Reflections on writing and identity: exploring the role of qualifying exams in the sociocultural development of doctoral students

R. Fisher, C. H. Brock, T. Frahm, A. Van Wig, V. R. Gillis

Research output: Contribution to journalArticlepeer-review

5 Scopus citations

Abstract

This qualitative study focuses on critical incidents identified by three U.S. PhD students as they reflected on the process of writing qualifying examinations. This study is couched in sociocultural conceptions of literacy, which view the qualifying exam as a social practice. Extending previous research of doctoral student writing and utilising a form of critical incident analysis, we found that navigating (1) the writing process, (2) claims to authority, and (3) relationships with mediational agents were important factors in participants’ successful academic writing and advanced disciplinary belonging. Practical implications suggested by this study include exploring the genres that lead to and support qualifying exams, providing conversational workshops with doctoral students and faculty about the academic writing process, and explicitly supporting students’ identity development through the writing process. This project also supports the value of critical incident analysis as a tool for studying conceptual transformations in academic writers as they transition from doctoral students to candidates to professionals in higher education.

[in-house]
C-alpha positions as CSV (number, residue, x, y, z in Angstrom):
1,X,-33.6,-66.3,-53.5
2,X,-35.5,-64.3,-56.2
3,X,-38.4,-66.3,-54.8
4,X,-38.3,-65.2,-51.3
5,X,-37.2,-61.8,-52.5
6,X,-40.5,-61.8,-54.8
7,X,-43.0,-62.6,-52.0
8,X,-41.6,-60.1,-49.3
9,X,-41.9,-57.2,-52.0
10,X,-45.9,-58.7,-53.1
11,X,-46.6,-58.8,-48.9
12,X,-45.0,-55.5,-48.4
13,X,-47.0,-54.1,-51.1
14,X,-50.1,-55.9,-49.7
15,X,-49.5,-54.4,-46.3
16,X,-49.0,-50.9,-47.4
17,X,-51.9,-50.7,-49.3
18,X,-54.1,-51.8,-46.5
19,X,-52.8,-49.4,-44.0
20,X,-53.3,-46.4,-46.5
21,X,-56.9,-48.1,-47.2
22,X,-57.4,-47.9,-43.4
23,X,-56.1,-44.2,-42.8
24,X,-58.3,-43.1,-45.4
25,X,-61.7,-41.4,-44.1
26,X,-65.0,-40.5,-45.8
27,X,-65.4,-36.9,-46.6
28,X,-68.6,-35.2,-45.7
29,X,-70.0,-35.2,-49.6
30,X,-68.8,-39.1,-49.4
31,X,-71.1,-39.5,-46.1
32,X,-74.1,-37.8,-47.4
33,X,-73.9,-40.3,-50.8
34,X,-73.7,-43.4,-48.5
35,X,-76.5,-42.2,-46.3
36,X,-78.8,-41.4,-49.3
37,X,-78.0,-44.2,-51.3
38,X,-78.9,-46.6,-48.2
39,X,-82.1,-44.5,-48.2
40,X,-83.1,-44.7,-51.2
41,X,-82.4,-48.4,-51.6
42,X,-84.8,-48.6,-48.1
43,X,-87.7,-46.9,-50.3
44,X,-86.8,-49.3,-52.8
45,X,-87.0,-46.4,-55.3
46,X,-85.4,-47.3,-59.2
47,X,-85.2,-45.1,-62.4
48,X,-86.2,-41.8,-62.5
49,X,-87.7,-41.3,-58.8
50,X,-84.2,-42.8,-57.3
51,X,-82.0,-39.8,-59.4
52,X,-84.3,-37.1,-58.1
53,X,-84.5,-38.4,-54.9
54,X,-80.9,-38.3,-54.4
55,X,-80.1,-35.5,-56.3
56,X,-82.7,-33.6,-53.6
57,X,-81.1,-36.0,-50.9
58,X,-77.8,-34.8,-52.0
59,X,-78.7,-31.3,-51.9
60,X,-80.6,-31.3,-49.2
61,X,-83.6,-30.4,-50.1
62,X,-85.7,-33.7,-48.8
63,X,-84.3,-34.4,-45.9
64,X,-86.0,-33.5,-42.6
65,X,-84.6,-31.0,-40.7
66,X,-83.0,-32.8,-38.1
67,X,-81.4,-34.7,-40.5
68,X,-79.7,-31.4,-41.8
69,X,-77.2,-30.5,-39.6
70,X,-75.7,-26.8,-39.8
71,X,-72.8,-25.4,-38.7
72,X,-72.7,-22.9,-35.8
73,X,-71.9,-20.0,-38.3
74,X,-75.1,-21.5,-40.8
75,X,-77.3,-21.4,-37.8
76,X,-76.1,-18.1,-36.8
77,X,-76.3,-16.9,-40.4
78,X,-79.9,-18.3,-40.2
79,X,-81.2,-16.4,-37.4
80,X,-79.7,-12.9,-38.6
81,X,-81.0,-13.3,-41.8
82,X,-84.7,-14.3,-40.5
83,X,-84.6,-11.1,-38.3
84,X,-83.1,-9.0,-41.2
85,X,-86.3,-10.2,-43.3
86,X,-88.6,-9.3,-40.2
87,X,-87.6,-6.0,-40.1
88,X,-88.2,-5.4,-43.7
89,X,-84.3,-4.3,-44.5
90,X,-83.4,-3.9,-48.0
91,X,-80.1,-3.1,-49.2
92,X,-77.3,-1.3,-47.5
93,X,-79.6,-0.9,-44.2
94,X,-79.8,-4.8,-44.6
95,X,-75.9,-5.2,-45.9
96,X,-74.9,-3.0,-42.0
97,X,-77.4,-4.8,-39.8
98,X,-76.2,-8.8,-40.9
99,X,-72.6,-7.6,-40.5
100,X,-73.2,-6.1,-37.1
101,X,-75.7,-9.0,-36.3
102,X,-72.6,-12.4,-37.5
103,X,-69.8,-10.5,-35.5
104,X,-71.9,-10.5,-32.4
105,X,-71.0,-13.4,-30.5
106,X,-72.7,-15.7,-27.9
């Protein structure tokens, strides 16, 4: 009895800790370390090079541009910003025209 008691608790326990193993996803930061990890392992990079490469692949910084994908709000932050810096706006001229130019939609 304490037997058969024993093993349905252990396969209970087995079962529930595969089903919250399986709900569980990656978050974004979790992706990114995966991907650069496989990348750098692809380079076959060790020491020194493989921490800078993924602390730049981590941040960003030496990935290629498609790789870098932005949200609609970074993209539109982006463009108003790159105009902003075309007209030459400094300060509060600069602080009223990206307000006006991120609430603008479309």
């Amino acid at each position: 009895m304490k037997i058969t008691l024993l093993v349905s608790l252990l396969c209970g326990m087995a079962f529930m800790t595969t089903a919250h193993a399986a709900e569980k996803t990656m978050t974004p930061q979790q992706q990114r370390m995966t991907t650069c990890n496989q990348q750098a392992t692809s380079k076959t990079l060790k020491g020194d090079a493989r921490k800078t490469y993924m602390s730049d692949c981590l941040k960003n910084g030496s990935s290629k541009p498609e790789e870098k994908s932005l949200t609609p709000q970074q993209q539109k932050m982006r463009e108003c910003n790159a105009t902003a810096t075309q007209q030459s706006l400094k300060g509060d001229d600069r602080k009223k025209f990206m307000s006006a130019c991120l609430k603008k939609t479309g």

Original languageEnglish (US)
Pages (from-to)365-380
Number of pages16
JournalStudies in Continuing Education
Volume42
Issue number3
DOIs
StatePublished - Sep 1 2020

Keywords

  • critical incident
  • doctoral experience
  • PhD students
  • Qualifying examination
  • writing

ASJC Scopus subject areas

  • Education

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